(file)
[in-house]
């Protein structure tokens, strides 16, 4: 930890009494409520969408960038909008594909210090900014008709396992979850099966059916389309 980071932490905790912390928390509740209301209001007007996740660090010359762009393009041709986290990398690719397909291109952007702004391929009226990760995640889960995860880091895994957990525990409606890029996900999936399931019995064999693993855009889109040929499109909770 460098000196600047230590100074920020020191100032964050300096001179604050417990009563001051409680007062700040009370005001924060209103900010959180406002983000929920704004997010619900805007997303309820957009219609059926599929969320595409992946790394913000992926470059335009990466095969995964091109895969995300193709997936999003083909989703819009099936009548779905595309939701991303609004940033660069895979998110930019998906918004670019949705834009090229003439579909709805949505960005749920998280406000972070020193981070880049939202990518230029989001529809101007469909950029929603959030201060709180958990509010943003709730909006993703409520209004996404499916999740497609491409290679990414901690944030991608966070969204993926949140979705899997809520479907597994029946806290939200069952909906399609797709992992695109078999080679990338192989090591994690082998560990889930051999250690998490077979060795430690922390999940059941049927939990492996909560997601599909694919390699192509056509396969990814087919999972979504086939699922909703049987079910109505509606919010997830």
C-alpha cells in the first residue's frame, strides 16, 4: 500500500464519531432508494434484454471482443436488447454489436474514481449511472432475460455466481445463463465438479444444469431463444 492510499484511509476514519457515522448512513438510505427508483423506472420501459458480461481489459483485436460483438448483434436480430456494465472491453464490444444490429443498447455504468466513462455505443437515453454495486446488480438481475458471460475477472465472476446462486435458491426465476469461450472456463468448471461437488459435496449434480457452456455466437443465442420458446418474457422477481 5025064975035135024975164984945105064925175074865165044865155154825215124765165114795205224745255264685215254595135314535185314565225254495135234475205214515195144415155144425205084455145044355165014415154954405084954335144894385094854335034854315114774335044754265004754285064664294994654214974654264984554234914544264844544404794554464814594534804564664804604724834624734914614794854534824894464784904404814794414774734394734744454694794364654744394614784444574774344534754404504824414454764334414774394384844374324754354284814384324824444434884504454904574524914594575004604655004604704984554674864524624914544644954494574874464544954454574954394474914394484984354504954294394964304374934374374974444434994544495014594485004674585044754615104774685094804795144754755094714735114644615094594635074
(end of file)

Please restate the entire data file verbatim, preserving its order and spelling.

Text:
[in-house]
């Protein structure tokens, strides 16, 4: 930890009494409520969408960038909008594909210090900014008709396992979850099966059916389309 980071932490905790912390928390509740209301209001007007996740660090010359762009393009041709986290990398690719397909291109952007702004391929009226990760995640889960995860880091895994957990525990409606890029996900999936399931019995064999693993855009889109040929499109909770 460098000196600047230590100074920020020191100032964050300096001179604050417990009563001051409680007062700040009370005001924060209103900010959180406002983000929920704004997010619900805007997303309820957009219609059926599929969320595409992946790394913000992926470059335009990466095969995964091109895969995300193709997936999003083909989703819009099936009548779905595309939701991303609004940033660069895979998110930019998906918004670019949705834009090229003439579909709805949505960005749920998280406000972070020193981070880049939202990518230029989001529809101007469909950029929603959030201060709180958990509010943003709730909006993703409520209004996404499916999740497609491409290679990414901690944030991608966070969204993926949140979705899997809520479907597994029946806290939200069952909906399609797709992992695109078999080679990338192989090591994690082998560990889930051999250690998490077979060795430690922390999940059941049927939990492996909560997601599909694919390699192509056509396969990814087919999972979504086939699922909703049987079910109505509606919010997830």
C-alpha cells in the first residue's frame, strides 16, 4: 500500500464519531432508494434484454471482443436488447454489436474514481449511472432475460455466481445463463465438479444444469431463444 492510499484511509476514519457515522448512513438510505427508483423506472420501459458480461481489459483485436460483438448483434436480430456494465472491453464490444444490429443498447455504468466513462455505443437515453454495486446488480438481475458471460475477472465472476446462486435458491426465476469461450472456463468448471461437488459435496449434480457452456455466437443465442420458446418474457422477481 5025064975035135024975164984945105064925175074865165044865155154825215124765165114795205224745255264685215254595135314535185314565225254495135234475205214515195144415155144425205084455145044355165014415154954405084954335144894385094854335034854315114774335044754265004754285064664294994654214974654264984554234914544264844544404794554464814594534804564664804604724834624734914614794854534824894464784904404814794414774734394734744454694794364654744394614784444574774344534754404504824414454764334414774394384844374324754354284814384324824444434884504454904574524914594575004604655004604704984554674864524624914544644954494574874464544954454574954394474914394484984354504954294394964304374934374374974444434994544495014594485004674585044754615104774685094804795144754755094714735114644615094594635074